These goals raise the challenge of achieving significant progress towards ‘transport justice’ in diverse societies and contexts. While exclusion occurs for different reasons, discrimination, based on cultural roles, combines with sexual harassment and other mobility barriers to limit women’s mobility. This makes gender an area of particular interest and potential insight for considering equity within sustainability and its social components.

Using data from Metropolitan Santiago to ground a conceptual exploration, this chapter examines the equity implications of women’s travel patterns and sustainable transport. Key findings underline the importance of considering non-work trip purposes and achieving better land-use combinations to accommodate care-oriented trips. Moreover, barriers linked to unsafe public transport environments limit women’s mobility and, therefore, their participation. Women account for a disproportionately high number of walking trips, a situation that can be interpreted as ‘greater sustainability’ in terms of energy use and emissions, but suggests significant inequalities in access. Environmental and economic sustainability gains may be achieved at a high social cost, unless specific measures are taken.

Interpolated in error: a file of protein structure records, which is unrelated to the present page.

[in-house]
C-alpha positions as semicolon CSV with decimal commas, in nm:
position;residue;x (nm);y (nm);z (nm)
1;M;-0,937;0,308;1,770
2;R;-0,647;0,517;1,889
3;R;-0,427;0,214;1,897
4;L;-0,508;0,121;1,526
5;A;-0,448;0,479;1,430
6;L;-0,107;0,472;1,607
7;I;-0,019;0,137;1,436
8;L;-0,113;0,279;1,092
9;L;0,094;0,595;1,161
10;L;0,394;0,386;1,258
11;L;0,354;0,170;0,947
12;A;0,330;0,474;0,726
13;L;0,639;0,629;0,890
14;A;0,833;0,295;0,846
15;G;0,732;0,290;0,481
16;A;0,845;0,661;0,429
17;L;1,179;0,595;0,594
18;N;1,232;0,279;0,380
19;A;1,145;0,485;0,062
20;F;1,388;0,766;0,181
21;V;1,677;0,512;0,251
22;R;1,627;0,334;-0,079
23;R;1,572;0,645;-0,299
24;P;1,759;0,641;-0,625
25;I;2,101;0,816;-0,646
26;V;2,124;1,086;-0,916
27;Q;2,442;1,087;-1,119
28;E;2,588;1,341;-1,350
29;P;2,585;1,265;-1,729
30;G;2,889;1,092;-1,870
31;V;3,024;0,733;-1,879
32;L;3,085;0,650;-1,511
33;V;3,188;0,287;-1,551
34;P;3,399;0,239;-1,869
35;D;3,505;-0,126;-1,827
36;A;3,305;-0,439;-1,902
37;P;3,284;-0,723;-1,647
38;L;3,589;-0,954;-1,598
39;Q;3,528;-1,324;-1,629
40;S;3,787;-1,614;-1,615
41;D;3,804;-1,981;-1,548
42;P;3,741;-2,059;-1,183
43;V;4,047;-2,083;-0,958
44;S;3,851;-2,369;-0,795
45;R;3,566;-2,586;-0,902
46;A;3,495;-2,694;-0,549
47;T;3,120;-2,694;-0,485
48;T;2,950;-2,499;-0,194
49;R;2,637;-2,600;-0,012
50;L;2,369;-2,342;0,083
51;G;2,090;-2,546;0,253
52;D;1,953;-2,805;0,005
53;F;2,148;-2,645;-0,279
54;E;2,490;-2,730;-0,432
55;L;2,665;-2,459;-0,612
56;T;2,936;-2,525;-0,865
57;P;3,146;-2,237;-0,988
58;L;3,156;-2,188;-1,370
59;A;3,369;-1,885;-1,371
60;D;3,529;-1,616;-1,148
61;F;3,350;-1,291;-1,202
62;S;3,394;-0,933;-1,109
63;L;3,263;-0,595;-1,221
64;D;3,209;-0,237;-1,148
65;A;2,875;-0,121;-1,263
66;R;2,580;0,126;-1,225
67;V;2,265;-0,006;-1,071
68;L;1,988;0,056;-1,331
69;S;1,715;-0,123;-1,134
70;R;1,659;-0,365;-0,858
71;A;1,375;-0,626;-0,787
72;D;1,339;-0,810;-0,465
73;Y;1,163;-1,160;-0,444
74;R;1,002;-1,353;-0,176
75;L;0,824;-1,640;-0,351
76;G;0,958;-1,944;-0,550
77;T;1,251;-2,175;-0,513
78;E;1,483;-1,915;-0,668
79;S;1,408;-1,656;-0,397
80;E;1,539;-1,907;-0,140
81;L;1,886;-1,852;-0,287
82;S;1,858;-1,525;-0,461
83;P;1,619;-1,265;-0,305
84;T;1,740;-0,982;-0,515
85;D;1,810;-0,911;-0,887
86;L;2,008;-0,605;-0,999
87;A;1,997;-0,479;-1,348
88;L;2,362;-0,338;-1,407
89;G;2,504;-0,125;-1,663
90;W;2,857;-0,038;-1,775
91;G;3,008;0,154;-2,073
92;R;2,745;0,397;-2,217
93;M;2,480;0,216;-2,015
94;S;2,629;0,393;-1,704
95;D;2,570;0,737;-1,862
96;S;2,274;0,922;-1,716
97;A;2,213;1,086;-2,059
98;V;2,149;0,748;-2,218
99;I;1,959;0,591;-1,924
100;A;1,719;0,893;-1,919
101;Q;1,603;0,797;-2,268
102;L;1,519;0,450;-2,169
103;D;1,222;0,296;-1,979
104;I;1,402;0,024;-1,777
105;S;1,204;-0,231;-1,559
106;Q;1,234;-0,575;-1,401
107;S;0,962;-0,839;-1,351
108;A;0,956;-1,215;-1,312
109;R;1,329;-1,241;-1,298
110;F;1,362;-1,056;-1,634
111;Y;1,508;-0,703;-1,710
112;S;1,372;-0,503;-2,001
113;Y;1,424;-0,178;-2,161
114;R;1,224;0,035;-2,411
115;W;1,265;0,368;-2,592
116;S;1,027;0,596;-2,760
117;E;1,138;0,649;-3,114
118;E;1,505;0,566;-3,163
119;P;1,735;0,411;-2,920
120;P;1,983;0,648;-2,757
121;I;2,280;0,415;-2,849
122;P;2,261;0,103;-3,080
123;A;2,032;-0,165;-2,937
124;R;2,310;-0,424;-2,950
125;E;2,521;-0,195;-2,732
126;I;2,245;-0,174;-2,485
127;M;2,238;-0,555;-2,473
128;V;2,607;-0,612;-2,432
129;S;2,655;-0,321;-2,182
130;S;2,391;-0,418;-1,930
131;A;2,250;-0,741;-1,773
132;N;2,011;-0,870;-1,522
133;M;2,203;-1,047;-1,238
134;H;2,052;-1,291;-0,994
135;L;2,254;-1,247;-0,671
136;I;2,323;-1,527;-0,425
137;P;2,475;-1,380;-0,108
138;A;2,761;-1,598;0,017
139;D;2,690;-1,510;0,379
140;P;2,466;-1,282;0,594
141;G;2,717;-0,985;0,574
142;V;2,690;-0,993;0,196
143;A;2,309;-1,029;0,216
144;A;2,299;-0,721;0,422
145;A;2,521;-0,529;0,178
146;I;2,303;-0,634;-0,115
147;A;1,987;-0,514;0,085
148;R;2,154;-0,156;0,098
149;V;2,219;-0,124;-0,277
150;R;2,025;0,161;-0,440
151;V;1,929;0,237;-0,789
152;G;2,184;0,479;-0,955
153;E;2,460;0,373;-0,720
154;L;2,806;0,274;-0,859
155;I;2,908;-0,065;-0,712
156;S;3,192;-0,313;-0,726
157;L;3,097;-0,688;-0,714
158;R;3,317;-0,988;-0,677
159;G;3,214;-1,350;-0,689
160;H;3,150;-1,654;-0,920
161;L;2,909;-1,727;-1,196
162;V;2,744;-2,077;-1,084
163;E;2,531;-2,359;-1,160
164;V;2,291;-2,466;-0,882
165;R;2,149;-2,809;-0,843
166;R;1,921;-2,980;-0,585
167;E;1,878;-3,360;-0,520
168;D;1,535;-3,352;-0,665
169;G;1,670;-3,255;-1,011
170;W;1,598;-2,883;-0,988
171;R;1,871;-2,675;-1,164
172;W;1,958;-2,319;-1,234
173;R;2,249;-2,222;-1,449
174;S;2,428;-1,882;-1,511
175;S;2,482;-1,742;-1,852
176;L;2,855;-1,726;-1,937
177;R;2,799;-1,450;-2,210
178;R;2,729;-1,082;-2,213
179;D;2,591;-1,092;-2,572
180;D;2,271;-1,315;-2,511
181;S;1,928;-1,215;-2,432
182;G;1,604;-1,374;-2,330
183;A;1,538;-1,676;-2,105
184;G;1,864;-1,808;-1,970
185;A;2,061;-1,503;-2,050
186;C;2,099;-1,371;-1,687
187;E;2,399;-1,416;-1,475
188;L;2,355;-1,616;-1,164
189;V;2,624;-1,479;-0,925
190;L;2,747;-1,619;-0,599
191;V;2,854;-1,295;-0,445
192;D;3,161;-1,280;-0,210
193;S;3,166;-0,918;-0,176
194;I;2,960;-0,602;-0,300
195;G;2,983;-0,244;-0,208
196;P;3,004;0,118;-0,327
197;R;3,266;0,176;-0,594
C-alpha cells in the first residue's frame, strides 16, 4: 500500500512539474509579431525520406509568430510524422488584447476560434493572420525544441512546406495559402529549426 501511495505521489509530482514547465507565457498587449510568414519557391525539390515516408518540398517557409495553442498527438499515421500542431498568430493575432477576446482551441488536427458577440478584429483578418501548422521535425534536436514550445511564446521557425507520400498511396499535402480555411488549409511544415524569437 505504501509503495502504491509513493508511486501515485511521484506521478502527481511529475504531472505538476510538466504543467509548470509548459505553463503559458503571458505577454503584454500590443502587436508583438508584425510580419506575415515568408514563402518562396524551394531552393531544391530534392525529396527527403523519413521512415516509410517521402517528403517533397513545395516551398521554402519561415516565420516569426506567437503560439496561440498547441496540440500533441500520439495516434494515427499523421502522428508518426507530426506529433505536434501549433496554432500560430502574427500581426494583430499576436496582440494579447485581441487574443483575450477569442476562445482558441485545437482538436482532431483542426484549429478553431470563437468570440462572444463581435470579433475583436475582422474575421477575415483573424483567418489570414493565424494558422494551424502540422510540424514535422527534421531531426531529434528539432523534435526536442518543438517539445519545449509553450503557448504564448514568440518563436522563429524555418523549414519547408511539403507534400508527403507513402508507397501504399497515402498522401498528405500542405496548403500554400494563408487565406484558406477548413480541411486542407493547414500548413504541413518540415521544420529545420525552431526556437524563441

The research and practices associated to expand the use of active travel have shown extensive benefits on the overall assessment of well-being. However, cycling is still unequal considering age and gender. Therefore, further research is needed for contributing to the wider and more inclusive use of the bicycle for women.